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Sinaloa governor backtracks on state censorship after media outcry

August 8, 2014
Sinaloa Governor Mario Lopez Valdez has long been dogged by accusations of corruption.

Sinaloa Governor Mario Lopez Valdez has long been dogged by accusations of corruption.

Following a fierce public backlash the governor of Sinaloa has vowed to repeal legislation passed last week that would have effectively prohibited local reporters from covering crime.

Introduced by Governor Mario Lopez Valdez, the controversial bill was passed unanimously by Sinaloa’s state congress on July 31.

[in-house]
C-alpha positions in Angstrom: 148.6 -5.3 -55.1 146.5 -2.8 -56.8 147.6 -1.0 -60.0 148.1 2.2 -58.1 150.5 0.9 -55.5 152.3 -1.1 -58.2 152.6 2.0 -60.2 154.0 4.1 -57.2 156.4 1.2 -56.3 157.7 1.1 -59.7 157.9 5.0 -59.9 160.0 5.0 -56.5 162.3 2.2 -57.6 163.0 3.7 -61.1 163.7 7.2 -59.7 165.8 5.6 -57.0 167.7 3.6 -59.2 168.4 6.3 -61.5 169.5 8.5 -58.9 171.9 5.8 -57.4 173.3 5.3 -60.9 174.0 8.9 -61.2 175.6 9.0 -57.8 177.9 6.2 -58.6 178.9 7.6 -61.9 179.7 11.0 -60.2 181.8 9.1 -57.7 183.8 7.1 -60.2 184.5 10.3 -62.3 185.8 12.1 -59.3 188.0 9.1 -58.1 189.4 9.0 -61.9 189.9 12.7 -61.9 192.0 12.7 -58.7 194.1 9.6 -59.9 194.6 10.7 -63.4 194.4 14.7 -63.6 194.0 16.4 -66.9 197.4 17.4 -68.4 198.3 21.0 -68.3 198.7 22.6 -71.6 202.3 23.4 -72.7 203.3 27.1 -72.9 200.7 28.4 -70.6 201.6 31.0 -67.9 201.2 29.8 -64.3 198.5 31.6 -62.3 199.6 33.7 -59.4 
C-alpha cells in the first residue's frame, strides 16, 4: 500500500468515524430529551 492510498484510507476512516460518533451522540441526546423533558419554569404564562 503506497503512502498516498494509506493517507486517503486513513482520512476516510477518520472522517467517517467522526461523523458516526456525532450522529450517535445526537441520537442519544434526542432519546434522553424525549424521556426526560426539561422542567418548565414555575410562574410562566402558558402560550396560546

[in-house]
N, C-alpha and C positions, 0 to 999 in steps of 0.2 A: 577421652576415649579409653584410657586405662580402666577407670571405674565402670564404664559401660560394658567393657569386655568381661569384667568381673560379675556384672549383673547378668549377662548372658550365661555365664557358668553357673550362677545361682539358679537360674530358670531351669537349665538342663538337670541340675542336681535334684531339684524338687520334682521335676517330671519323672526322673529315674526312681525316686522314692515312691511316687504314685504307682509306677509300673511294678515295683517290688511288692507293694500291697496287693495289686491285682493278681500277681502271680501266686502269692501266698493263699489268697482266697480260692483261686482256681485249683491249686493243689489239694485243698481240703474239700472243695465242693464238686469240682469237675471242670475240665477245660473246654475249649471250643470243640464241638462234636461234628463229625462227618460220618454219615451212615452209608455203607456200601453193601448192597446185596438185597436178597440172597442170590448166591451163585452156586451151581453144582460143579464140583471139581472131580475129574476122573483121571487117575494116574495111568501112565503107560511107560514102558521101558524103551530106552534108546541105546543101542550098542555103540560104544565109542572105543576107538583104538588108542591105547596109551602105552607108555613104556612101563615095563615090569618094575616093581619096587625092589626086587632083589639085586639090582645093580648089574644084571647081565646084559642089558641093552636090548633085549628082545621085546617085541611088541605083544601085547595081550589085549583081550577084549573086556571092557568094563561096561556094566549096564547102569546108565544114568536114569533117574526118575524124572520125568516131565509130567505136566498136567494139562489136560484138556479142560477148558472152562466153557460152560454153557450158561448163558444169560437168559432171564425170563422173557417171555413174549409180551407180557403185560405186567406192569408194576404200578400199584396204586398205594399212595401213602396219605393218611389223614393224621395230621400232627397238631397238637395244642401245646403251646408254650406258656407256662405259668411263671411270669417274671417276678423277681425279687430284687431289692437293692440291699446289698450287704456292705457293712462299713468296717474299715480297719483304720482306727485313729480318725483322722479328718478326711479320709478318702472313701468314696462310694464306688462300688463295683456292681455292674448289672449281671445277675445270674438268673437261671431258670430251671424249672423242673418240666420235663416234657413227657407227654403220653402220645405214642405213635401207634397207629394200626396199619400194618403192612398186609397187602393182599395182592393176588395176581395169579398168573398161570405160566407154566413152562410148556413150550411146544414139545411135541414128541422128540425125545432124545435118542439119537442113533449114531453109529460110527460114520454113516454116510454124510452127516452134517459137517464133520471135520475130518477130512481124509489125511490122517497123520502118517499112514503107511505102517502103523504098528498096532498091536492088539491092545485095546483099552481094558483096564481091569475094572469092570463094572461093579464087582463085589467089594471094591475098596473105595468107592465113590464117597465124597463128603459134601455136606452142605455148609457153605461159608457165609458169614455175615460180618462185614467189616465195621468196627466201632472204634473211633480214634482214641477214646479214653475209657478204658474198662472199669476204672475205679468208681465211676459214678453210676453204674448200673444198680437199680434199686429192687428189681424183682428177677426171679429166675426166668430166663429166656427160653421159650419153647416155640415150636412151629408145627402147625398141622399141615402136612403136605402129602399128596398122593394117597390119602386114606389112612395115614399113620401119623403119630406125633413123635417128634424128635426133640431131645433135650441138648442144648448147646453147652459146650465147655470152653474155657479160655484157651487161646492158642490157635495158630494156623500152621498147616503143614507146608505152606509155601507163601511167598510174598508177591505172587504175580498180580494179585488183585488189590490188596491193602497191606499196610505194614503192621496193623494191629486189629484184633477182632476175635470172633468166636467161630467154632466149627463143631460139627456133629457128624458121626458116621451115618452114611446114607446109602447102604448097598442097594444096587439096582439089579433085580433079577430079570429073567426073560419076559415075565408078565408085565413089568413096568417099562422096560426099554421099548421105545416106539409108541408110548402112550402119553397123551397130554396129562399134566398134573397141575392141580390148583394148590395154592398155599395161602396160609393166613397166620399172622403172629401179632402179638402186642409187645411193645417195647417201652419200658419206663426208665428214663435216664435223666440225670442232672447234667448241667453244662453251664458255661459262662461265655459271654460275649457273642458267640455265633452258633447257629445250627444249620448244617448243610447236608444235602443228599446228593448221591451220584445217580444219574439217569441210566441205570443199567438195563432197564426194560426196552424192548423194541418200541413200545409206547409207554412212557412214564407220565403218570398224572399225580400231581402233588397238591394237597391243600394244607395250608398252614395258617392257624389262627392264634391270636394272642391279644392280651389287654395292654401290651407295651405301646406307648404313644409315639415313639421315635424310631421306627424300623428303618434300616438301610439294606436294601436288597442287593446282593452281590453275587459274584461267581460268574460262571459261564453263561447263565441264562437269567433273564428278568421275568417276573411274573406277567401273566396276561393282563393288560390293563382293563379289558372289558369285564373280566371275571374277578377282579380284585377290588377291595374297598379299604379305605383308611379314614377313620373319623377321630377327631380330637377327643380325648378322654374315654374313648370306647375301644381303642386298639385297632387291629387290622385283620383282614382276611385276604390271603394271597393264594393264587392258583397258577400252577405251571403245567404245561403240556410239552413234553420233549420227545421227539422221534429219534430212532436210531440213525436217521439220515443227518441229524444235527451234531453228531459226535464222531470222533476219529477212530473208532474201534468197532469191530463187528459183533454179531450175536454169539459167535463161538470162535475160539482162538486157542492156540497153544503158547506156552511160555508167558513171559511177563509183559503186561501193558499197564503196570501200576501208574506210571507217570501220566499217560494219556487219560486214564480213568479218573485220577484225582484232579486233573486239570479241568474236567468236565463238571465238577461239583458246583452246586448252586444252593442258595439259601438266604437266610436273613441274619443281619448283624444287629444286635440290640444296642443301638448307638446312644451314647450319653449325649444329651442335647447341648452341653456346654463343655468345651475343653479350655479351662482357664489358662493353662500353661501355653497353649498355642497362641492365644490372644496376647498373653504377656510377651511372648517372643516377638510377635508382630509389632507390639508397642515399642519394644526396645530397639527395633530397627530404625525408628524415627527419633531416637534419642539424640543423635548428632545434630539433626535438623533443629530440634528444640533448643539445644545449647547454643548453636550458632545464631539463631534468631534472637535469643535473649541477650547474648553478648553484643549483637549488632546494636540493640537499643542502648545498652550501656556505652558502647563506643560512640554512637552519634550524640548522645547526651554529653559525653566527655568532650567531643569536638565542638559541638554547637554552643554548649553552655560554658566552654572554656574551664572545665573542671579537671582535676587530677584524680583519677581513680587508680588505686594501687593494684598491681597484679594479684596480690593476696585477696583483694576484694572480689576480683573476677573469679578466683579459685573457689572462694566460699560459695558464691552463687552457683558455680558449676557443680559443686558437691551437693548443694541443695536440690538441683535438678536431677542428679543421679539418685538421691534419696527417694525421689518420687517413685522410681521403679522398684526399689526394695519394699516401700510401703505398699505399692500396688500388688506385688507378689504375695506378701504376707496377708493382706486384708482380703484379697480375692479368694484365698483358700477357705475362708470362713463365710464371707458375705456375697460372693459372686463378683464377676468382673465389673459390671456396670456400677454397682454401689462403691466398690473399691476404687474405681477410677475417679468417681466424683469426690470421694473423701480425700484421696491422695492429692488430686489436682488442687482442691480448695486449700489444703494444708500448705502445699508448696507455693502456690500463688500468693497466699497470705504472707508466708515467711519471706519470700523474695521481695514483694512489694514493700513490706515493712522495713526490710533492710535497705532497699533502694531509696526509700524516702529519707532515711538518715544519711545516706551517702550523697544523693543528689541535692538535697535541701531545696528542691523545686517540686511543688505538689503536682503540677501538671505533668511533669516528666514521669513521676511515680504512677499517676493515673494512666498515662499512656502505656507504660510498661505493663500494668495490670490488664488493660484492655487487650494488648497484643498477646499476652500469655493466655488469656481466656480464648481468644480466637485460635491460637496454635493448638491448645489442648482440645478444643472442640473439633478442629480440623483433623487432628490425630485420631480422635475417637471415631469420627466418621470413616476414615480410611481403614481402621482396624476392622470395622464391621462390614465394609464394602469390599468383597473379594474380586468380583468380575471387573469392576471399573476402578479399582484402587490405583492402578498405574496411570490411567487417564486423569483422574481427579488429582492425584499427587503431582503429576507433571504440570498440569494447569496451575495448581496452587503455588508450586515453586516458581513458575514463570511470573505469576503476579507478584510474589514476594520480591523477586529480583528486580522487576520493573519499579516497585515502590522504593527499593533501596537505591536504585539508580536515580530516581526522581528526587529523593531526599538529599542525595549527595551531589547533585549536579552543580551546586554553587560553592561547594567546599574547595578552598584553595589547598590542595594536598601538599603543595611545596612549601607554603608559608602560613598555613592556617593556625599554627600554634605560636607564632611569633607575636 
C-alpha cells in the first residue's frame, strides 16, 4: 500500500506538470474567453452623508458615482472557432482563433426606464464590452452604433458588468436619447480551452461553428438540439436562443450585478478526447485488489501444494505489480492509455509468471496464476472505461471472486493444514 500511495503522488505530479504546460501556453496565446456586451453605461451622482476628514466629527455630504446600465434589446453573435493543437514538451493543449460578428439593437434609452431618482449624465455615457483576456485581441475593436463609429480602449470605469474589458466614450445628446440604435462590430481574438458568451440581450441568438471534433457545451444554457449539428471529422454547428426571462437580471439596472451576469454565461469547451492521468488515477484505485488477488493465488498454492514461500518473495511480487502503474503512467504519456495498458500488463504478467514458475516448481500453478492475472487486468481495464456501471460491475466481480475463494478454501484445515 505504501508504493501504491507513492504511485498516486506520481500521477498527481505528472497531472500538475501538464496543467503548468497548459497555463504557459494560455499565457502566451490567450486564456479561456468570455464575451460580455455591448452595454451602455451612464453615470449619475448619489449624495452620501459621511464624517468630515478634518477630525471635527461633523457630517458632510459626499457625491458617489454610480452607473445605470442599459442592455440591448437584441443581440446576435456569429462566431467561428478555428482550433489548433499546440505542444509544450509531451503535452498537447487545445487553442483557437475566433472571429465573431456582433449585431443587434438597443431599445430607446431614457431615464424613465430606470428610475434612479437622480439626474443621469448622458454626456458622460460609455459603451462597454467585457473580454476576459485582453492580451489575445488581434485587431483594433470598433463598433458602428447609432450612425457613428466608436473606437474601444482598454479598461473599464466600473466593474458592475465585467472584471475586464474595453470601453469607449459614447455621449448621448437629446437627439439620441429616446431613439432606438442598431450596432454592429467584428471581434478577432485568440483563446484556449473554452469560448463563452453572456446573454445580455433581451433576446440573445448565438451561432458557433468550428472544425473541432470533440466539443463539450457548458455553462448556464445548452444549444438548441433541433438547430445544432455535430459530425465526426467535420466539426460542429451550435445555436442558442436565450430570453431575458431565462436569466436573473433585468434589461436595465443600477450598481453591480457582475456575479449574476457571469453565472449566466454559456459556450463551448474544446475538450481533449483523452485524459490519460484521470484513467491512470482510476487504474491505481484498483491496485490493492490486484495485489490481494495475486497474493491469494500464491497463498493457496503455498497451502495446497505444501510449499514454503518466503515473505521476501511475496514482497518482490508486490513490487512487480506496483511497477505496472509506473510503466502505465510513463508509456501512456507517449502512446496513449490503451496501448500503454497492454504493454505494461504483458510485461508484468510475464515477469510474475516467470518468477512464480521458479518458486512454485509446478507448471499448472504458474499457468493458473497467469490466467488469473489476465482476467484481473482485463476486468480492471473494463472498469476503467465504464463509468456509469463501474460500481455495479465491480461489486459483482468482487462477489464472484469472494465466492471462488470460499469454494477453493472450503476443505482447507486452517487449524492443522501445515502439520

But after the Mexican press furiously denounced the legislation, Lopez pledged on August 4 to abolish the bill.

Under the new law, journalists in Sinaloa, a state in northwest Mexico, would have been forbidden from reporting “information related to public safety or law enforcement,” accessing crime scenes or photographing, filming or recording audio of anyone involved in a crime.

The local media would have been limited to publishing information from official press releases issued by the Sinaloa Attorney General’s Office, but no one from that office would have been allowed to speak to journalists without the Attorney General’s express permission…

This is my first piece for Latin Correspondent, a new Latin American news site by the Hybrid News Group. Click here to read the article in full.

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